Most people’s first venture into establishing credit is opening a credit card. Unfortunately, many of those people are young, on their own for the first time and still figuring out how to handle their money. This can lead to a number of problems, often eventually leading to poor credit. However, opening a credit card does not have to spell disaster and can actually set you up for having and maintaining a good credit score – if you know how to handle them properly. Here are five common credit card mistakes to avoid.
Credit card due dates tell you the exact day when your payment is due, there is no excuse not to know that date. Most credit card companies will allow you a grace period of a few days, however once you reach thirty days, you will be reported to the credit bureaus as being late, which affects your credit score.
If your due date falls at an inconvenient time of the month, you can call your credit card company and try to change your due date to better fall in line with your ability to pay. Setting up automatic bill pay is another way you can avoid falling behind on your payments. Just make sure you remember you have these automatic deductions set up so you don’t overcharge your account.
Making Only the Minimum Payment
Each month there is an amount you are required to pay by your credit card company. However, it is in your best interest to pay more than the minimum payment and ideally pay your credit card off completely.
The minimum payment only ensures you are making the monthly interest payment, along with a small amount of the principle. By only paying the minimum each month you are dragging out the length of time it will take to pay off the card and increasing the amount you will pay in interest.
While most traditional credit cards offer cash advances, or the ability to take out cash, this should always be a last resort. By taking out a cash advance you will get hit with an interest charge that is more than 10-15 points higher than interest on purchases.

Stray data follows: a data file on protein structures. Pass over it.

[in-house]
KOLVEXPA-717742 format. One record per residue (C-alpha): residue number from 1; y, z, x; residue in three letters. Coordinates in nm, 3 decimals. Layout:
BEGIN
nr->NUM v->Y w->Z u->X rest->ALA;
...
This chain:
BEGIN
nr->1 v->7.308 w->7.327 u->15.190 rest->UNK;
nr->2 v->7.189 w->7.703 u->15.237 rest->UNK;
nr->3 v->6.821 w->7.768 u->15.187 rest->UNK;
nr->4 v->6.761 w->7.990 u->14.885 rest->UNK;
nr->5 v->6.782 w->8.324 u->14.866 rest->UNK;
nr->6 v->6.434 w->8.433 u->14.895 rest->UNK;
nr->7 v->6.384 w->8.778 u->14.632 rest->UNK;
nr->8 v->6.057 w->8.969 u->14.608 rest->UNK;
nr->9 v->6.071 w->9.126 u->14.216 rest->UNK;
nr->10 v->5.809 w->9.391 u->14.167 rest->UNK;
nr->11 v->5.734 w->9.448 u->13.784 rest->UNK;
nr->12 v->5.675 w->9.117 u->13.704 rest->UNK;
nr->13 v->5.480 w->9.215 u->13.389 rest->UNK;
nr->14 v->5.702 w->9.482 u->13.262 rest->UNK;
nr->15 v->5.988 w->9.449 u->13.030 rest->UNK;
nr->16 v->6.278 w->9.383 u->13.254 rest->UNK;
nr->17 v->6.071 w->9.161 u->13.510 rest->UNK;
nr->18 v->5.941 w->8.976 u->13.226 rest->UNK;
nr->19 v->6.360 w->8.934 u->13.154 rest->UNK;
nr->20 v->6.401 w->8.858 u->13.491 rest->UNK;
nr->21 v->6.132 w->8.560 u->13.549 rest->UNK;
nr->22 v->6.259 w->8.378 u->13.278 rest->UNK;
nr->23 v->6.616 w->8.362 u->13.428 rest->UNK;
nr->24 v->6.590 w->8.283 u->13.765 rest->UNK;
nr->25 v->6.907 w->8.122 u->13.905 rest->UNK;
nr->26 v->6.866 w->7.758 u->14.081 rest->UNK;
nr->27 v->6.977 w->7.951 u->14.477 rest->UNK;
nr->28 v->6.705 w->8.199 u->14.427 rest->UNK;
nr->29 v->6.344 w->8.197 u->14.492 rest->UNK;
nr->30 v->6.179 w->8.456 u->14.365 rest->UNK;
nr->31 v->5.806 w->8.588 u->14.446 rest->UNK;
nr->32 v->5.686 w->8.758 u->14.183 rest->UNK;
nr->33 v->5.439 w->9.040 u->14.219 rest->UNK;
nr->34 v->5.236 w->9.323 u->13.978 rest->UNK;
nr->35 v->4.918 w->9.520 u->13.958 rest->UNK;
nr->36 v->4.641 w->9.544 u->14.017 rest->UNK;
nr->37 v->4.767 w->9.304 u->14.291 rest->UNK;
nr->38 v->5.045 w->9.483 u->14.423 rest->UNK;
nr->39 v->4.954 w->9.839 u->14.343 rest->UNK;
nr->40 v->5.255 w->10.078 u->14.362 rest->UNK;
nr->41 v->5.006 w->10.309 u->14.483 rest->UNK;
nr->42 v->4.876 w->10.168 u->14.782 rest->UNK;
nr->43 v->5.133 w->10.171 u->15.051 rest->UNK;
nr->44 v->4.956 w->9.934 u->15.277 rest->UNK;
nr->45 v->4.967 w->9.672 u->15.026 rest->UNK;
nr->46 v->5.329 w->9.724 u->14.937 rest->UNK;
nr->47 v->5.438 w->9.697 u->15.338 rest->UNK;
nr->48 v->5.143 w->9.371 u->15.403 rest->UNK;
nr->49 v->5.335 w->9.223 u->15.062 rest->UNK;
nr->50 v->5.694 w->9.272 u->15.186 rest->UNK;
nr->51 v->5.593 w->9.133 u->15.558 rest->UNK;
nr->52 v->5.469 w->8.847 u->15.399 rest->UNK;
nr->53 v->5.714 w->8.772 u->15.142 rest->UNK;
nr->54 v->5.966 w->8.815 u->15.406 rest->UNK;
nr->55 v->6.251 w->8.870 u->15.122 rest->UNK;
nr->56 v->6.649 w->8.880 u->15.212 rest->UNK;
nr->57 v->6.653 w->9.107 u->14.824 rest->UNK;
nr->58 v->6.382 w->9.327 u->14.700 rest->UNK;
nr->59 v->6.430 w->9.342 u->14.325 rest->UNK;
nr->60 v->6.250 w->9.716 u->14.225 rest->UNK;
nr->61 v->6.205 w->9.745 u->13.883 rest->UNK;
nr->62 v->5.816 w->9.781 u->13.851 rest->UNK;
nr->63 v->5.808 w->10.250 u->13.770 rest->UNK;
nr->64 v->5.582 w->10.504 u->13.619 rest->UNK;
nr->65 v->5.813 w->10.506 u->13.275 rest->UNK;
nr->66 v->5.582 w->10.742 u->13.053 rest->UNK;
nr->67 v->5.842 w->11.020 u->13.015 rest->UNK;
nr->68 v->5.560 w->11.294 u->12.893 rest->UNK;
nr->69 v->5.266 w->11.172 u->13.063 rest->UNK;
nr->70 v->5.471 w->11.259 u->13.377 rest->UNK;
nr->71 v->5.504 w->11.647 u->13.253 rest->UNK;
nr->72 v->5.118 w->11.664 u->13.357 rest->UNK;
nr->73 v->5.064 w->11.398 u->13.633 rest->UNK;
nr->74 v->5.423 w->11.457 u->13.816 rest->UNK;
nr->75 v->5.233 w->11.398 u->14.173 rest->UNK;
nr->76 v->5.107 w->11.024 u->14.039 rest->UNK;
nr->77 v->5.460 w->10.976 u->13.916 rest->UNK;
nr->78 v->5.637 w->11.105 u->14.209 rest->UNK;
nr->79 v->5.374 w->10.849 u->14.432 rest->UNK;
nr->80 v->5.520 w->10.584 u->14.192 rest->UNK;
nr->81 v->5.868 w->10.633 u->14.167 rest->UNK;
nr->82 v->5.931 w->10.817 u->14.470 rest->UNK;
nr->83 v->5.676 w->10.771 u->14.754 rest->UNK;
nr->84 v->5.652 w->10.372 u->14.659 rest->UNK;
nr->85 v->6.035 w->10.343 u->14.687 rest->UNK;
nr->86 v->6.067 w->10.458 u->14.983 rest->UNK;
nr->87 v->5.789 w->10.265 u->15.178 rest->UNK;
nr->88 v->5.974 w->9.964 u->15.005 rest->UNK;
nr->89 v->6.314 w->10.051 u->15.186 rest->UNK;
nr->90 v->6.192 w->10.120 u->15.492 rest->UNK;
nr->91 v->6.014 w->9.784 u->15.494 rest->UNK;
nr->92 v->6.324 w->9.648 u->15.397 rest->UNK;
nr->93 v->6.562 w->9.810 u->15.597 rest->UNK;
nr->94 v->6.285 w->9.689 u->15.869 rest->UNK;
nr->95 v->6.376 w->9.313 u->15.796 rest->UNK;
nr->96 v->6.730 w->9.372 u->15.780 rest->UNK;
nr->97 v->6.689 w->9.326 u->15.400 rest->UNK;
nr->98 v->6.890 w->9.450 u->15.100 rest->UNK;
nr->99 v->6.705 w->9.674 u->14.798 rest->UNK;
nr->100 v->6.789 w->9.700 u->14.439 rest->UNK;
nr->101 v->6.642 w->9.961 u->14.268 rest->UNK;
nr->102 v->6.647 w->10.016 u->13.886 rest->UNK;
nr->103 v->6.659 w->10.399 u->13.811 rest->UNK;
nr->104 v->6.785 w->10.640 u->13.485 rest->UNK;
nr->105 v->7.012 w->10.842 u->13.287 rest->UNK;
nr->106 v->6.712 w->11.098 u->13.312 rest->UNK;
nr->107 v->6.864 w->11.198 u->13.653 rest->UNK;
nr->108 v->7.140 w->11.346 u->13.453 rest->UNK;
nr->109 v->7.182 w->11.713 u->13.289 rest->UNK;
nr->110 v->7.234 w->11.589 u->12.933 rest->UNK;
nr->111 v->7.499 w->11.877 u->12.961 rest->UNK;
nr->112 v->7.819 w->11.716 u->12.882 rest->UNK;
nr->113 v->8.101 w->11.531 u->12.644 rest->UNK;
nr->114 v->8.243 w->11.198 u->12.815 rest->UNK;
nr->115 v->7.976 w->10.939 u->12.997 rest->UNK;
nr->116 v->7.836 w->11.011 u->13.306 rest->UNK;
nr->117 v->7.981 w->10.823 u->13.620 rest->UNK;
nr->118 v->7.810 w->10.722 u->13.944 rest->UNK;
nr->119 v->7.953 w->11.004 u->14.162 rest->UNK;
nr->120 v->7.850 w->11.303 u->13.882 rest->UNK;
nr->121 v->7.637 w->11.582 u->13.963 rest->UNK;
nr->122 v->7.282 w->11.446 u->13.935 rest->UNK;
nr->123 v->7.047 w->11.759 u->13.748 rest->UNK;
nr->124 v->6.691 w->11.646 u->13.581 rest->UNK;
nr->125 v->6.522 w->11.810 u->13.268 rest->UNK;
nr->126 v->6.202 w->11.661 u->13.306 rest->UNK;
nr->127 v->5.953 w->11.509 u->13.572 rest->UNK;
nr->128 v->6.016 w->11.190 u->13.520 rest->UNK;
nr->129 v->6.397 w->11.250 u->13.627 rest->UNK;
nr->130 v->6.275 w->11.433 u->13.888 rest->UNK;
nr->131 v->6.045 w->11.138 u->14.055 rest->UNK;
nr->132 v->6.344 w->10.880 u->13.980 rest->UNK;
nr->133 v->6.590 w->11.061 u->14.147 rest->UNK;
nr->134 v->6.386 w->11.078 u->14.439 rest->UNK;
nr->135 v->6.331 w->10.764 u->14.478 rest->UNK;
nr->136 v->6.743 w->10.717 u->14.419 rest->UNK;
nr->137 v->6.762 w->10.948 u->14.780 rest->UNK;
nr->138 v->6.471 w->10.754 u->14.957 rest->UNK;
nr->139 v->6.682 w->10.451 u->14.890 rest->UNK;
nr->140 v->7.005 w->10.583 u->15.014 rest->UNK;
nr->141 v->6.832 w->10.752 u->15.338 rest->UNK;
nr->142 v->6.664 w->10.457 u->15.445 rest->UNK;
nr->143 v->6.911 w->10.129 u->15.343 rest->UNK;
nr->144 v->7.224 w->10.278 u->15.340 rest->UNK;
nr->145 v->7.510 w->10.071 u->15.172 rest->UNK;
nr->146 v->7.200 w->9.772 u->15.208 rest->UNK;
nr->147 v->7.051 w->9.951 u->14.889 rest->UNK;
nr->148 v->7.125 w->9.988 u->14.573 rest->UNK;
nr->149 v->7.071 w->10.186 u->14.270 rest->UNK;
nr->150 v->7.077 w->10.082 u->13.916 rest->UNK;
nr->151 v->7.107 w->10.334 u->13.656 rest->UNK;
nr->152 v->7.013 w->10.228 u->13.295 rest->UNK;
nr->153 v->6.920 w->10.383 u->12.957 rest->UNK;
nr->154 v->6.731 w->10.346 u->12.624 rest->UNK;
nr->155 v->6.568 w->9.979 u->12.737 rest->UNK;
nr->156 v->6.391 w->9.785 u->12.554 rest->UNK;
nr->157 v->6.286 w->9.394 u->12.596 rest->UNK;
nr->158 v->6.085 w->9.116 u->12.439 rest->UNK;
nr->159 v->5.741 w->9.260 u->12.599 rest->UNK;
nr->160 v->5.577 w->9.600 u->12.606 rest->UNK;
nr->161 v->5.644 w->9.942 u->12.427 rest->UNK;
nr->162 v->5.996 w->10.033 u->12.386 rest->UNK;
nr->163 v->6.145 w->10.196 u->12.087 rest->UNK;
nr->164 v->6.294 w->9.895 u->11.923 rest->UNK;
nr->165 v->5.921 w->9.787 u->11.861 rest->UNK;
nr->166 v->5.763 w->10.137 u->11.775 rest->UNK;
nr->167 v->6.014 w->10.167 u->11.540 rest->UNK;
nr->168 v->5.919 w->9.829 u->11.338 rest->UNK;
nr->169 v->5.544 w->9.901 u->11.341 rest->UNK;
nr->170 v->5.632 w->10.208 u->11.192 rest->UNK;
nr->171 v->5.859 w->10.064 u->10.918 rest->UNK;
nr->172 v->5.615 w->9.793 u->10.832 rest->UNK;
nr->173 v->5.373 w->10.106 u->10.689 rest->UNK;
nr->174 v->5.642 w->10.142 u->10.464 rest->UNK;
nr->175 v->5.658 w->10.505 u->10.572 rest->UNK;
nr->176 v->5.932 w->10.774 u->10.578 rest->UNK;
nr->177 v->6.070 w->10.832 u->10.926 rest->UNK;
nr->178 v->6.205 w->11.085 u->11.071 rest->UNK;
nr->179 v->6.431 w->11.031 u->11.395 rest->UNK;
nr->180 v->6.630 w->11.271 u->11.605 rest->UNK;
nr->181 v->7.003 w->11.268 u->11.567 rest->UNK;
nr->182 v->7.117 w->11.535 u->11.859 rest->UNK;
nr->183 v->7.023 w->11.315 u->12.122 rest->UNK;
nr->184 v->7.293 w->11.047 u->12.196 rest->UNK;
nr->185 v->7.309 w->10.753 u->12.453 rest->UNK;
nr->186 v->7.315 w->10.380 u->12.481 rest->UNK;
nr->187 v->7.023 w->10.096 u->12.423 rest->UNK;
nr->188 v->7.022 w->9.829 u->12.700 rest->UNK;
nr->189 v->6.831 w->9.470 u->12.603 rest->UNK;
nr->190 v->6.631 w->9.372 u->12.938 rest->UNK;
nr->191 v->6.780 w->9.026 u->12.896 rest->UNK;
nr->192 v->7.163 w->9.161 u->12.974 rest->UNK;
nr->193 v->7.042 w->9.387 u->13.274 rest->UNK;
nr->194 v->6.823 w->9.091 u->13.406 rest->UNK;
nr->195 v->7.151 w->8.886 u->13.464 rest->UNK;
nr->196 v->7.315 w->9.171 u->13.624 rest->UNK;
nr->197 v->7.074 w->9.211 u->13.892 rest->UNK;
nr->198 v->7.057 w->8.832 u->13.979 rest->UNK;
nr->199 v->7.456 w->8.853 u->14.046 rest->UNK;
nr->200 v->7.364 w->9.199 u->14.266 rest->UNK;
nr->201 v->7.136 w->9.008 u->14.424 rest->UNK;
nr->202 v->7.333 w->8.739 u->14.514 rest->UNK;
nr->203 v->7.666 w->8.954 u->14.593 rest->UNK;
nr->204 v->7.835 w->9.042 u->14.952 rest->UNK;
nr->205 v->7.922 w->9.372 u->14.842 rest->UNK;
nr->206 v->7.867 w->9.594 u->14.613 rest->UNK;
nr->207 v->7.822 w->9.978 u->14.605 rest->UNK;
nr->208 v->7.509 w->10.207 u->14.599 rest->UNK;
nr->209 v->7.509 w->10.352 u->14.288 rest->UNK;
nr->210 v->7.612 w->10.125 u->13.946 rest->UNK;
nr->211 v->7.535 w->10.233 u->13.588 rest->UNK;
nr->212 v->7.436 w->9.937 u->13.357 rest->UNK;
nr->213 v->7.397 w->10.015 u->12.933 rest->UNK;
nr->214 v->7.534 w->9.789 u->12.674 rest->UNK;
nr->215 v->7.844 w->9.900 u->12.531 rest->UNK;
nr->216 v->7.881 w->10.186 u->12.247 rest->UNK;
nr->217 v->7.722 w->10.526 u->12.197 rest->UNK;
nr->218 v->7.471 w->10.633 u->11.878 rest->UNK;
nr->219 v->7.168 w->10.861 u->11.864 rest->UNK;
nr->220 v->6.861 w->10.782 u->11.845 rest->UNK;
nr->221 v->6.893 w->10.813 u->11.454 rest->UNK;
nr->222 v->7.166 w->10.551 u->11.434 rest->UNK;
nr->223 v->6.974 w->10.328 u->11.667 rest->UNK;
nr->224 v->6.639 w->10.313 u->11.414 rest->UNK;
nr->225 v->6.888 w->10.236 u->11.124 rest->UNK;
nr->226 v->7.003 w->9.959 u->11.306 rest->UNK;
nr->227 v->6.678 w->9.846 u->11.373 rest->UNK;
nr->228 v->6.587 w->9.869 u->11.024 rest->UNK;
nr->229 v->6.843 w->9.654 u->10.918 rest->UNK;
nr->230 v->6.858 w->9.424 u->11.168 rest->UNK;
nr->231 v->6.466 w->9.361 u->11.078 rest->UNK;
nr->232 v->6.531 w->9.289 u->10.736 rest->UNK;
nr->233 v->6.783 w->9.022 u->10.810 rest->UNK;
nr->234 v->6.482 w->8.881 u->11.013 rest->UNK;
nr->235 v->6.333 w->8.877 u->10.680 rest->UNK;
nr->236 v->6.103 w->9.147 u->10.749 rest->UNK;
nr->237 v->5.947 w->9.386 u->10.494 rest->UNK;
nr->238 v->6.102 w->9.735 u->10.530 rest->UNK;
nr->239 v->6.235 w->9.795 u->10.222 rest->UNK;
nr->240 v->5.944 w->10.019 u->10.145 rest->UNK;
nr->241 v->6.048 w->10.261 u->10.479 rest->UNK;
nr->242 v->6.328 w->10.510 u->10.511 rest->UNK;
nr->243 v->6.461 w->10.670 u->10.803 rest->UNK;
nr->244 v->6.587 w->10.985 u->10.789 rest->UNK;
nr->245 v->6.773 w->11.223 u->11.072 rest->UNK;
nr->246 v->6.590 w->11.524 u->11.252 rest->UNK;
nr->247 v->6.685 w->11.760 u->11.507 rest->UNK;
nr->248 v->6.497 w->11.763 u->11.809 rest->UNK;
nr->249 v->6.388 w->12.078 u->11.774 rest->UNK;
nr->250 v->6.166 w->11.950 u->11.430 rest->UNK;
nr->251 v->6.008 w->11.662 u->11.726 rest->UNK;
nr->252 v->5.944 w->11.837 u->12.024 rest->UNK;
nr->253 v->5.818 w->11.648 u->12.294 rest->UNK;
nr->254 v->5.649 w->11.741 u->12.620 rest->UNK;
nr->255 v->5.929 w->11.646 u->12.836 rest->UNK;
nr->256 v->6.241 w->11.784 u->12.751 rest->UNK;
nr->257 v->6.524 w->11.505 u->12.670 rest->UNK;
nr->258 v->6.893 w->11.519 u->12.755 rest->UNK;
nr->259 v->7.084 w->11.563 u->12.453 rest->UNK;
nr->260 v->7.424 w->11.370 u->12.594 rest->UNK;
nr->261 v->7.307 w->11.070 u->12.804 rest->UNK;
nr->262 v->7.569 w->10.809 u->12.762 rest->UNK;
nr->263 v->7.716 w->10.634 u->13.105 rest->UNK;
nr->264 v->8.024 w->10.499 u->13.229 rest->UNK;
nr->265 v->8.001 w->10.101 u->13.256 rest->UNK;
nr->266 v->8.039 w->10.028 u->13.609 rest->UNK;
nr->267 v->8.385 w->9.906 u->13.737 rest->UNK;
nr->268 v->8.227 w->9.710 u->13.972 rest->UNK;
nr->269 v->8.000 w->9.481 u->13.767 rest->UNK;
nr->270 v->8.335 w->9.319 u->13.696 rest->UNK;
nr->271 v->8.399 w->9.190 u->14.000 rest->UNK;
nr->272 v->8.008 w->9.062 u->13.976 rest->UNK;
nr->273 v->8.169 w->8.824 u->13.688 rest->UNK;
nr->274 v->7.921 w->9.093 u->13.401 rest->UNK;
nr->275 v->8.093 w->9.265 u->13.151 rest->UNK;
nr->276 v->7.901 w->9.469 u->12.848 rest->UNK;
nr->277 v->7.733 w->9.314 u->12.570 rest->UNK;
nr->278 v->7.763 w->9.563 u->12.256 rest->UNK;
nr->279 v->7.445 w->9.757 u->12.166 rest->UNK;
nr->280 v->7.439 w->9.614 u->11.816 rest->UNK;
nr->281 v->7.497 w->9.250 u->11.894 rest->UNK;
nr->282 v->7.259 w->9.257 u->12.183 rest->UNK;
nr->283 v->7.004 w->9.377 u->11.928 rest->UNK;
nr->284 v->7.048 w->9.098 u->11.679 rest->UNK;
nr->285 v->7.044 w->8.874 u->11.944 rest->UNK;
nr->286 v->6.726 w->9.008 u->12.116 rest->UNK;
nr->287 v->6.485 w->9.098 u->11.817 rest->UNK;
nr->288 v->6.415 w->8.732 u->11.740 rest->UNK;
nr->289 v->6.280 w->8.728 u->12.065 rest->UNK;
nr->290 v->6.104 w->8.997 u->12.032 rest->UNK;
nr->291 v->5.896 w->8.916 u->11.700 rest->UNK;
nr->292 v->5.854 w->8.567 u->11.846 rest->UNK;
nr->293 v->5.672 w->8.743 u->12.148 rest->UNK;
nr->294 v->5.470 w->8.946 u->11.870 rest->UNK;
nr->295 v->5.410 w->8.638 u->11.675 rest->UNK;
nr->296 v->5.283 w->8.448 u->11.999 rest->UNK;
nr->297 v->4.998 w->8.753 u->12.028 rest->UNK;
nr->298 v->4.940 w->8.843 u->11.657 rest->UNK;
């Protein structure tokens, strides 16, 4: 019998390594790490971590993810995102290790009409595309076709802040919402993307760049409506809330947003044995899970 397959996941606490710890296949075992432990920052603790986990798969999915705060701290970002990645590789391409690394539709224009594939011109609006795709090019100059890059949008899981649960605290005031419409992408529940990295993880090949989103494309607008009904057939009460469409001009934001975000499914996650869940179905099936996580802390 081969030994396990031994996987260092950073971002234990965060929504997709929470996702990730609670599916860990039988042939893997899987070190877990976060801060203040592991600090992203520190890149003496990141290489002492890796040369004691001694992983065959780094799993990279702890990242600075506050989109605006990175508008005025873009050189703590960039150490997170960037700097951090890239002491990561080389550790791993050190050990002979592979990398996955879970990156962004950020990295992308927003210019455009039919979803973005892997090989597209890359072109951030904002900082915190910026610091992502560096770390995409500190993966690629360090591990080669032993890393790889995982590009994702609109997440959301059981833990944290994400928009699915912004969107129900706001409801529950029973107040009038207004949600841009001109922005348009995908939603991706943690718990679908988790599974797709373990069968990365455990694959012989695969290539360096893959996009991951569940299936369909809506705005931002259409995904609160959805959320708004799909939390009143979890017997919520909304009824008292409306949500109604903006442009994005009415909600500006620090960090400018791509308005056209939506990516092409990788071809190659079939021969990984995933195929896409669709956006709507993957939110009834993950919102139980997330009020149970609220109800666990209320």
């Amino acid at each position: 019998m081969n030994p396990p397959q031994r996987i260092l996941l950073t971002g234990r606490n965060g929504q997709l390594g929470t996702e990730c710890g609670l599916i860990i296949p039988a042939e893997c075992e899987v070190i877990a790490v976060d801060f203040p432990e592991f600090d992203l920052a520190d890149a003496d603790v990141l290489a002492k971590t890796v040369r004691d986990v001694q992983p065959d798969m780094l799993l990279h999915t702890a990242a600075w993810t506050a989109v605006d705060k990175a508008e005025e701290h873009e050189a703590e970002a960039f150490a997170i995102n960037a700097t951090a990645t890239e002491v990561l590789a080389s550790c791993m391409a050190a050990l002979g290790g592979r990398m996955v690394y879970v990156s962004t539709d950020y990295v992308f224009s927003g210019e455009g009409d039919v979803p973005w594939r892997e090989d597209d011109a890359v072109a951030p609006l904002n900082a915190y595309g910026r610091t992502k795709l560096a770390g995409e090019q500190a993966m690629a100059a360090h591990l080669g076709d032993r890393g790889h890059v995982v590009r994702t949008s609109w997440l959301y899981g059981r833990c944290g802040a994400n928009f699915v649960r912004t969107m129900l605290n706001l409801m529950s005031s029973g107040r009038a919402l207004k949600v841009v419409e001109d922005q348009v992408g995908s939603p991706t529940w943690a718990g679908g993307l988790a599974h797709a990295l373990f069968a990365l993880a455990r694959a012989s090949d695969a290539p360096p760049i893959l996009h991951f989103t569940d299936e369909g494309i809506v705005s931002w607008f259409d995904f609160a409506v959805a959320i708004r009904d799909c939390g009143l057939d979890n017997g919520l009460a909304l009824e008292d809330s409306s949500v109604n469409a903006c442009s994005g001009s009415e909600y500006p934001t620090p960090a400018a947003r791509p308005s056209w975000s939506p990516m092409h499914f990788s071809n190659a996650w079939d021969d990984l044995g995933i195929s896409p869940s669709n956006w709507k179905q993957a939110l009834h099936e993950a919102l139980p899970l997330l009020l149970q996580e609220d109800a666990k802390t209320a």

Cash advances from credit cards are only one step above payday loans, and you should know how much of a swindle those loans are.
Avoiding Your Credit Card Bills
If you have run up your credit card debt and cannot pay the charges or you think you will be late making payments, do not avoid those creditors. In fact, you should call them directly… seriously.
Often times the credit card company will be willing to work out some deal with you, such as lowering your monthly payments or decreasing the amount of interest you are charged. If you know you are going to be late one month, call your credit card company and inform them. Chances are they can work with you so that your credit score does not take a hit.
Closing Old Cards
You may have opened your first credit card at the age of 18 and now you’re 28 with good credit. Perhaps you don’t use that first credit card too often and you may be considering closing it. This would be a mistake.
Your credit report is not only a reflection of how good you are at making payments on time, but also of your credit history. Closing older lines of credit can actually hurt your overall credit score by shortening your credit history.
Credit cards are often our first foray into establishing credit. It is important to know how to best handle them, as our behavior could impact our entire financial future. Establishing good credit is important when you want to go buy a car, purchase a home, and even get a job. Use your credit cards wisely and it can help you meet your financial goals.
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